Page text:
Another place to consider is Boka. Boka (like North Pond) would be a short cab ride away (and it will be easy to grab a cab back to the hotel - in fact they likely will secure one for you). It is one of the less expensive Michelin starred venues and, while they have a tasting menu, they also have a large a la carte menu and do not push the tasting menu. Also like North Pond it is dressy, while no jacket is required your husband would certainly not be the only one in a suit and would fit in fine. They also have amazing craft cocktails and a nice wine list with many good, reasonably priced wines. Service and cuisine are outstanding there and while the setting is nice, it certainly is not anything like North Pond. Depending on what you order (and how much you drink) you will either be at the upper end of your price range or a bit over, but Boka can be done for $90 to $100 per/person without skimping too much.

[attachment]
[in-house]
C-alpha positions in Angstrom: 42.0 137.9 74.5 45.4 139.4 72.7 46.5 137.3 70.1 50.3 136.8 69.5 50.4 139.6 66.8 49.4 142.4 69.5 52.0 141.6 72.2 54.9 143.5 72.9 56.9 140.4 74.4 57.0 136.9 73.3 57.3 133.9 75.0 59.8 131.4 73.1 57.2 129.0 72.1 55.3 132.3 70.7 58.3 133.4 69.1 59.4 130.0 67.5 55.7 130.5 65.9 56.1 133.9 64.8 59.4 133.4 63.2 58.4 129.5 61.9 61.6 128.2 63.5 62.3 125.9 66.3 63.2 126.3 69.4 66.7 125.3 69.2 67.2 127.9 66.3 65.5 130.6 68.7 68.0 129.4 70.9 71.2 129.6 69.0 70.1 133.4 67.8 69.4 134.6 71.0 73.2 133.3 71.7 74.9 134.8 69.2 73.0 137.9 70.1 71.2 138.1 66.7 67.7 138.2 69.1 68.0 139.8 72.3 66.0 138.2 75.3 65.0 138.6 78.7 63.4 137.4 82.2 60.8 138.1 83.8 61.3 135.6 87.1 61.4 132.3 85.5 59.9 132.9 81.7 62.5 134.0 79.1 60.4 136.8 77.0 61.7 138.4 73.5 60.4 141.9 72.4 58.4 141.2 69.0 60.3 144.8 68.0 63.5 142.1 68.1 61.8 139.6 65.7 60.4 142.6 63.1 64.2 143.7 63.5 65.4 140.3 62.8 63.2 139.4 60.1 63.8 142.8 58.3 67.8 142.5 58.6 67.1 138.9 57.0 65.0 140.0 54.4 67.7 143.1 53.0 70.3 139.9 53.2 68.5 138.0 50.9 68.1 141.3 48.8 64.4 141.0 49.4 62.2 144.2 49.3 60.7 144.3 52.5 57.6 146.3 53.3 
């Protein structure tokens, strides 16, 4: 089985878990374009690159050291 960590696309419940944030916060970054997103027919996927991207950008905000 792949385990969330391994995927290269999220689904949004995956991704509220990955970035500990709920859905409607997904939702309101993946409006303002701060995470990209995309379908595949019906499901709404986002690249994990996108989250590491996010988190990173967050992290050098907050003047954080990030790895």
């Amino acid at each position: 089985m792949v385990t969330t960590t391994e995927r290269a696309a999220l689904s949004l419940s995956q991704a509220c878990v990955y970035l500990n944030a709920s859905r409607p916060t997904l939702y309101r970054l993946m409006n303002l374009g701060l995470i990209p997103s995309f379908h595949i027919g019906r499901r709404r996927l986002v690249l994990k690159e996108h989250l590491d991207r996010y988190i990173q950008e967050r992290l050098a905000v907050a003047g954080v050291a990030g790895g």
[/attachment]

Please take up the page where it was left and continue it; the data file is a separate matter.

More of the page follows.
A few other venues to throw out that would be comfortably within your price range and are nice enough to dress up for (though most will be in more casual attire than a suit); these are not quite in the same league with North Pond or Boka (though still are outstanding venues):
Mexique: Fusion of contemporary Mexican and French cuisine.
Piccolo Sogno: Italian.
Socca: Fusion of Italian and French cuisine.
Perennial Virant: Contemporary American.
Socca and Mexique are a decent length cab ride away, but the few extra dollars the cab fare will cost will be more than offset by the less expensive cuisine than you would pay for dining in the downtown area at a similar caliber venue.
I ate dinner at tesori last night and thought it was excellent and worth recommending!
The restaurant is a one-story structure on the southwest corner of Wabash and Adams, with a small outdoor area and garden. The glass walls facing to the north and east give the dining room an atrium-like feel.